Figure 1 presents the anxiety grading and scores of the kidney transplant recipients and individuals from the general population. Among the 203 kidney transplant recipients, 28 (13.8%) individuals exhibited varying degrees of anxiety, with a SAS score of 40.5±9.04. Of these, 21 individuals experienced mild anxiety, whereas 4 experienced moderate anxiety and 3 experienced severe anxiety. Among the 53 individuals from the general population, 9 individuals (17.0%) had varying degrees of anxiety, with a SAS score of 39.64±10.73. Of these, 6 individuals had mild anxiety, 2 had moderate anxiety, and 1 had severe anxiety.

Our finding indicates no significant difference in anxiety grading (P=0.557) or SAS scores (P=0.593) between the kidney transplant recipients and individuals form the general population.


We examined the impact of various factors on psychological anxiety levels in 203 kidney transplant recipients, as presented in Table 2. The influence of different factors on SAS scores were evaluated. Among the total kidney transplant recipients, 65 individuals were infected with COVID-19, and no statistically significant difference was observed in the SAS score (P=0.080) or anxiety levels (P=0.083) between infected and uninfected patients. There was no significant difference in scores between the senior group aged over 60 years and the group under 65 years old (P=0.313). The 12 cases of second transplants and 31 cases of living donor transplants had no significant impact on SAS scores (P=0.512, 0.890). The mean eGFR of kidney transplant patients was 91.92±33.14 (95% CI: 87.33–96.50) mL/(min*1.73 m2). We found no linear correlation between eGFR and SAS scores. We divided the patients into 2 groups based on the time of transplantation at the 1-, 5-, and 10-year marks, respectively, and compared their SAS scores. We found no significant effect of transplantation time on SAS scores at these 3 time points (P=0.948,0.444,0.840). Additionally, 10 patients received immune shock therapy, such as ATG, hormones, and rituximab, within 6 months, and the SAS scores of these 10 patients were not significantly different from the others (P=0.829).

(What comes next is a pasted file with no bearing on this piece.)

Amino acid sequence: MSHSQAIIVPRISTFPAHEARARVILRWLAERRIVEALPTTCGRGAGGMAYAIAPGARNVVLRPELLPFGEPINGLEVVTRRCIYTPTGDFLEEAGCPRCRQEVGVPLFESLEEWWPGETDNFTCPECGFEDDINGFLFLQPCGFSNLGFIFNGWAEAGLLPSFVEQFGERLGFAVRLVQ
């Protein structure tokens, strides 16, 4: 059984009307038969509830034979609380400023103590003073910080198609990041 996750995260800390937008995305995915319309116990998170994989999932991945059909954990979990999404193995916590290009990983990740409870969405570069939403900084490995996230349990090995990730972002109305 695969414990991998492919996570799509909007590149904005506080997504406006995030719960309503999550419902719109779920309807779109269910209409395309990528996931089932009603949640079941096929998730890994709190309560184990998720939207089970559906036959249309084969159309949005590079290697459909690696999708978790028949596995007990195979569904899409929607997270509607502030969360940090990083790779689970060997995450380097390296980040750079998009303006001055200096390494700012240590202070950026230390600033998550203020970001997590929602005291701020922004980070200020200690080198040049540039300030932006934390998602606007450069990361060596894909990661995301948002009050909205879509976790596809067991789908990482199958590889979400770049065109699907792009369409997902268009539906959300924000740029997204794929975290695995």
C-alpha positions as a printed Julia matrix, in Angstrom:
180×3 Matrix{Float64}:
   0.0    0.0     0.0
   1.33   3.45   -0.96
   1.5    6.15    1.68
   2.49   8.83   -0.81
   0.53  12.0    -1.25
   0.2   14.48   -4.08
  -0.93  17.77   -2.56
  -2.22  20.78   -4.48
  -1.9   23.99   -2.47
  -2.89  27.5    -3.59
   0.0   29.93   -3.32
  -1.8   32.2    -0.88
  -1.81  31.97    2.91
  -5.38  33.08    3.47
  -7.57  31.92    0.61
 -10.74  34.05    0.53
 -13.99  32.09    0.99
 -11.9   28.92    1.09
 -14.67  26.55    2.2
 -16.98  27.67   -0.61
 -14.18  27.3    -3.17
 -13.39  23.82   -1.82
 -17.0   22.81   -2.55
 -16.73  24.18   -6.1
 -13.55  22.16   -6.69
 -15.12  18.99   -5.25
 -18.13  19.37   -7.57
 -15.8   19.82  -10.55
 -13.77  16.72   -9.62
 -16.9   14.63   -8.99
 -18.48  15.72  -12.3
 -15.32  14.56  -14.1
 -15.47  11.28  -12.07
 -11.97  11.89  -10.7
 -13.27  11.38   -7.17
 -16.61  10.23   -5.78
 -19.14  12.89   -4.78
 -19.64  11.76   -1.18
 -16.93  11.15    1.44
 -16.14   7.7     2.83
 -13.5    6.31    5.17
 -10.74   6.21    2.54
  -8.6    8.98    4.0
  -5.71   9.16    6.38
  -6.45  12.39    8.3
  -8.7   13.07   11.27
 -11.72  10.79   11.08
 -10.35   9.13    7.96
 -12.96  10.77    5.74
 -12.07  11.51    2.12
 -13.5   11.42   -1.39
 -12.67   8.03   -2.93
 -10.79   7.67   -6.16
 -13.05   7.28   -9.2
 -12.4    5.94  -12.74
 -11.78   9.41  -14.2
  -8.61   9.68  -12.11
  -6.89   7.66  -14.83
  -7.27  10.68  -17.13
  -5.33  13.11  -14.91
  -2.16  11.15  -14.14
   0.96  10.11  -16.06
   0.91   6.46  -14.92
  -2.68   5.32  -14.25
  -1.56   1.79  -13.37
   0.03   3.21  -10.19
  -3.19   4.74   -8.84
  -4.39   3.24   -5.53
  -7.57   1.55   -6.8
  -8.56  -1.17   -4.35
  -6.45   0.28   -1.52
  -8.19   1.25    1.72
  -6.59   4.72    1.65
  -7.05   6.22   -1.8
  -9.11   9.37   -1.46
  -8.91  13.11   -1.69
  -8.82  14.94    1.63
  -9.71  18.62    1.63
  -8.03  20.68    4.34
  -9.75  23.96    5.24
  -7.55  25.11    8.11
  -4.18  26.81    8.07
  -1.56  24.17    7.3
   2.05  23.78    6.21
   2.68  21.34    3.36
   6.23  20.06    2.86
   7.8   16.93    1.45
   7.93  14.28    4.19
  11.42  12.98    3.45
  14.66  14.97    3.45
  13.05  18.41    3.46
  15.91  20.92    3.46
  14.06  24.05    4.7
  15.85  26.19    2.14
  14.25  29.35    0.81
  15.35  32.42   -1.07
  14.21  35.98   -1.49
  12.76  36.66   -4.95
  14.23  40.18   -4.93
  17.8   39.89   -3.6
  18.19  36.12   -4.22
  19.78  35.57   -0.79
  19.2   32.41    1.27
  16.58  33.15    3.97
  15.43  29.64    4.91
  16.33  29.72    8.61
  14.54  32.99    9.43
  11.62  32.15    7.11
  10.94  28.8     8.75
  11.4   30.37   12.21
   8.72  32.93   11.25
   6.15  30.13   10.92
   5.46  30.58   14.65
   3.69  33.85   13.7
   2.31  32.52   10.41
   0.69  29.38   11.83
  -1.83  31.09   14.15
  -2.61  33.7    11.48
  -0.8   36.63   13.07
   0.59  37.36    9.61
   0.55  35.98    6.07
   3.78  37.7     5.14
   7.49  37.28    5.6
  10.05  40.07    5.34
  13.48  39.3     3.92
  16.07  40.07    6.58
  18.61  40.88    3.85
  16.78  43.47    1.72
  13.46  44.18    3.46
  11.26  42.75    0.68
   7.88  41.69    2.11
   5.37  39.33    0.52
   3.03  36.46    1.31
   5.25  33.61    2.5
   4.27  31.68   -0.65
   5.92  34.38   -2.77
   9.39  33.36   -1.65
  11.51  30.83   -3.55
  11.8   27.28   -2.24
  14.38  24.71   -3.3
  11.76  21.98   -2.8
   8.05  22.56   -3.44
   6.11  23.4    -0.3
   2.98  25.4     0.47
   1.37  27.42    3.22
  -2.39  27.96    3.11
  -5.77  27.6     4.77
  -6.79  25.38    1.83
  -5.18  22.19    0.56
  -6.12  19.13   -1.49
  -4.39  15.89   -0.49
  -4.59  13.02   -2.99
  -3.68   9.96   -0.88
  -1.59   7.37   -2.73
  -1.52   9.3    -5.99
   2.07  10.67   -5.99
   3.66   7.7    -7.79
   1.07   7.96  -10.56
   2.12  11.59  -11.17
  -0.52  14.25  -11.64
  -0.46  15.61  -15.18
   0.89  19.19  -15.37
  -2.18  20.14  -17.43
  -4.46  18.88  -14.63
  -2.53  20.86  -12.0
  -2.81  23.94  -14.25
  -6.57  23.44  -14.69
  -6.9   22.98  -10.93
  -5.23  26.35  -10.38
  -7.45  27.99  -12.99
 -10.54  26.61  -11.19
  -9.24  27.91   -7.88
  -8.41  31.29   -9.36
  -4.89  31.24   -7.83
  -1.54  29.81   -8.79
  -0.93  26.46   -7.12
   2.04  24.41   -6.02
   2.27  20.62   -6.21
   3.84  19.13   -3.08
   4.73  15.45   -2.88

We also analyzed the impact of various factors on the psychological anxiety in the general population consisting of 53 cases. It was observed that females had significantly higher standard scores and anxiety level grading than males. Among females, 5 cases displayed mild anxiety, 1 case of moderate anxiety, and 1 case of severe anxiety. In contrast, among male participants, there was 1 case each of moderate and severe anxiety (P=0.026). The standard score was 43.22±12.03 in females and 36.90±8.88 in males (P=0.032). Furthermore, individuals with chronic respiratory diseases showed elevated levels of anxiety following the current wave of the epidemic. Among the 53 cases in the general population, 2 individuals had chronic respiratory disease, and their standard scores were 57 and 60 for mild and moderate anxiety, respectively. This distinction in anxiety classification (P=0.023) and standard score (P=0.010) was found to be statistically significant when compared to the group without respiratory disease. Infection with COVID-19 had no significant impact on patients’ scale standard scores (P=0.539) or anxiety ratings (P=0.356). Furthermore, age, BMI, diabetes mellitus, cardiovascular disease, and the number of vaccinations had no significant impact on patient anxiety levels. Regression analysis revealed that respiratory disease was an independent risk factor for patient anxiety scores.